The meaning of “child caring” in post-ASFA child welfare practiceedit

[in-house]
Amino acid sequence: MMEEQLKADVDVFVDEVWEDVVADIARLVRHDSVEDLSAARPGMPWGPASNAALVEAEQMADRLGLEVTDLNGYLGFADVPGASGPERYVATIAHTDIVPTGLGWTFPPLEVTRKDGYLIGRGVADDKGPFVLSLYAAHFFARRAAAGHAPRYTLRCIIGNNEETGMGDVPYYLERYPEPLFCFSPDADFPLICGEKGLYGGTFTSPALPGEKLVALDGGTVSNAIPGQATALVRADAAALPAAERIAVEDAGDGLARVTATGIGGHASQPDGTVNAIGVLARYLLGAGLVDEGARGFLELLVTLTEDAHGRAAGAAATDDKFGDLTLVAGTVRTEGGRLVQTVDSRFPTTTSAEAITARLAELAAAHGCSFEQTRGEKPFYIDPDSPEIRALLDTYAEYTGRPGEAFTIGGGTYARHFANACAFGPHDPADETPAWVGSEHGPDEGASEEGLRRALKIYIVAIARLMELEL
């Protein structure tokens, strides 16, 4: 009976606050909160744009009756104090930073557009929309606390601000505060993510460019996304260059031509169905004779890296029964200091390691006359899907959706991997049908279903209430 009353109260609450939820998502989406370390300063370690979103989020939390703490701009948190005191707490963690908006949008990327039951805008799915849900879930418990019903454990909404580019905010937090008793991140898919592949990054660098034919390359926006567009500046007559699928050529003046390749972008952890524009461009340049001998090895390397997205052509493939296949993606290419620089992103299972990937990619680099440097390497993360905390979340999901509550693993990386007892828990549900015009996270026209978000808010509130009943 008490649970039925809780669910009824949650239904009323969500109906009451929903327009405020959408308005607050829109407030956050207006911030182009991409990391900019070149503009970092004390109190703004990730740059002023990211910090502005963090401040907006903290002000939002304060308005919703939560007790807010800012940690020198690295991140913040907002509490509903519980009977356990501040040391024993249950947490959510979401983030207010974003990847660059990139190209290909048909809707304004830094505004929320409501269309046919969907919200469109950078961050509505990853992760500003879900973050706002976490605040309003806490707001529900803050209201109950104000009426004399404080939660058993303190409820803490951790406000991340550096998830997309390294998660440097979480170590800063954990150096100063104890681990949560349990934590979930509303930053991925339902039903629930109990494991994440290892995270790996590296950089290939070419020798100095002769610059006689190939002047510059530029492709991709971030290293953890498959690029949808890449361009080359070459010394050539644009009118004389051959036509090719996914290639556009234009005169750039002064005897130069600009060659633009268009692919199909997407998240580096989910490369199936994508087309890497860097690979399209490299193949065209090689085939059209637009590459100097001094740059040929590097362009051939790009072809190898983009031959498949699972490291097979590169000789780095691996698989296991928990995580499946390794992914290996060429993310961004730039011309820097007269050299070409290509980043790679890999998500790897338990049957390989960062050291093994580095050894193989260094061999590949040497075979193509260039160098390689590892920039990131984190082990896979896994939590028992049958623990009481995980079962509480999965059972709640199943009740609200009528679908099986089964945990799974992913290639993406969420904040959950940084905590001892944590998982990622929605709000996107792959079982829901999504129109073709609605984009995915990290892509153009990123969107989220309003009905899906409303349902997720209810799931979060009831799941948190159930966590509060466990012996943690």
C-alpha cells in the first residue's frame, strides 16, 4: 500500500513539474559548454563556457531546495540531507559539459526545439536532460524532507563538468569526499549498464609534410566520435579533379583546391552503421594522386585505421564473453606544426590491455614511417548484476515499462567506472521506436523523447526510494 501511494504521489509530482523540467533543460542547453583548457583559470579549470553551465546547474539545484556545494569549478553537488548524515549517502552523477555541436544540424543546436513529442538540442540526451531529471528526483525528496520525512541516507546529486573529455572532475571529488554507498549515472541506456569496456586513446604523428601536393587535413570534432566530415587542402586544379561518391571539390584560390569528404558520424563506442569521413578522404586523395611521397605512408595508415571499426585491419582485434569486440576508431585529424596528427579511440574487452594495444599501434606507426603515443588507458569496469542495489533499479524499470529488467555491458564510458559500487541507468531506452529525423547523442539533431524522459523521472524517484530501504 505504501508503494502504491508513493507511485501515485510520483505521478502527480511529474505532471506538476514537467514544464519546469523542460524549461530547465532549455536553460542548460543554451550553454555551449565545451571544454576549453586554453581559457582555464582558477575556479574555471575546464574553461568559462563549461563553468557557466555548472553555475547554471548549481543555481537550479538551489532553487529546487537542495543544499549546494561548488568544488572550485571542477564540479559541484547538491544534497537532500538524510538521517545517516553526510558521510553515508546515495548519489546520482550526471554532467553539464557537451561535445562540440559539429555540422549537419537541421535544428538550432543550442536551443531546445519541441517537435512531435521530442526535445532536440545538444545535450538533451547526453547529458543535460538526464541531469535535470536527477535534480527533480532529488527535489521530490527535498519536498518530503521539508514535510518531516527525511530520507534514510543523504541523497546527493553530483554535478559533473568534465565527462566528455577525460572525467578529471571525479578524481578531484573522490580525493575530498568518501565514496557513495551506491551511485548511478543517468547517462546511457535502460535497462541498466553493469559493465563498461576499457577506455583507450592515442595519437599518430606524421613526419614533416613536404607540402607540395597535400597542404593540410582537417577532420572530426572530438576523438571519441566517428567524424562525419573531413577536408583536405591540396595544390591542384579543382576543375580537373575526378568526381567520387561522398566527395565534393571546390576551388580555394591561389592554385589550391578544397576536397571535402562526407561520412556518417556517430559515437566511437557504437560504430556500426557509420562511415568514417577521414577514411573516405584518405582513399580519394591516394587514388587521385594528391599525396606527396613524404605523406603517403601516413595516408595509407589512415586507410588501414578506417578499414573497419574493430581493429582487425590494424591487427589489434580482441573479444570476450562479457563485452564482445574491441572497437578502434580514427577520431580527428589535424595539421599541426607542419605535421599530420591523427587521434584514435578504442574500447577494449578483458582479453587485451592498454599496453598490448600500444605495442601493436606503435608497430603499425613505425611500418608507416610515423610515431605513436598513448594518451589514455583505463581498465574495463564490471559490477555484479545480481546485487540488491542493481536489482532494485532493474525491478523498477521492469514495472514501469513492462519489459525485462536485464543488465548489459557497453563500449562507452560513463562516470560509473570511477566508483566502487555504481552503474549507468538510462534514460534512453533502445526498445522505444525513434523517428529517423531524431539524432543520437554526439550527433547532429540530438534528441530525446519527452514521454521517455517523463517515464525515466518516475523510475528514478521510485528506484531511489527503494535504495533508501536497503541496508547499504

This dissertation draws from an interpretive policy framework to investigate how licensed child welfare professionals, who work at purchase of service agencies, think about placement, permanency, and policy in-light of the Adoption and Safe Families Act of 1997 and Illinois’ related permanency initiatives. This dissertation follows the three-paper format. The first paper, “Chapter Three,” explores how licensed child welfare professionals think about their agency’s acceptance of a child into its program and placement into the children’s first foster placement. This analysis suggests that the organizational goals of the private child welfare agency to maintain necessary financial resources is an influencing factors in agency decisions to accept and place children. The second paper, “Chapter Four,” investigates how licensed child welfare professionals think about foster parents who they believe are financially motivated in their decision to care for children. In doing so, it furthers understanding about how ideas about financial motivation and the expectations of foster parenting roles affect the implementation of foster care policies. The final paper, “Chapter Five,” uses frame analysis to examine how licensed child professionals think about foster parents and their use of maintenance payments to provide basic care. It identifies two frames, “Self Sufficiency” and “Societal Benefit,” that shape how child welfare staff think about resource-poor foster parents and their use of government provided maintenance payments intended to support children in state care. The paper shows how these frames influence who workers believe should foster, the amount of support foster parents should receive to care for children, and how foster parents should use the maintenance payments. In this dissertation’s conclusion, I summarize and synthesize the findings of the three papers.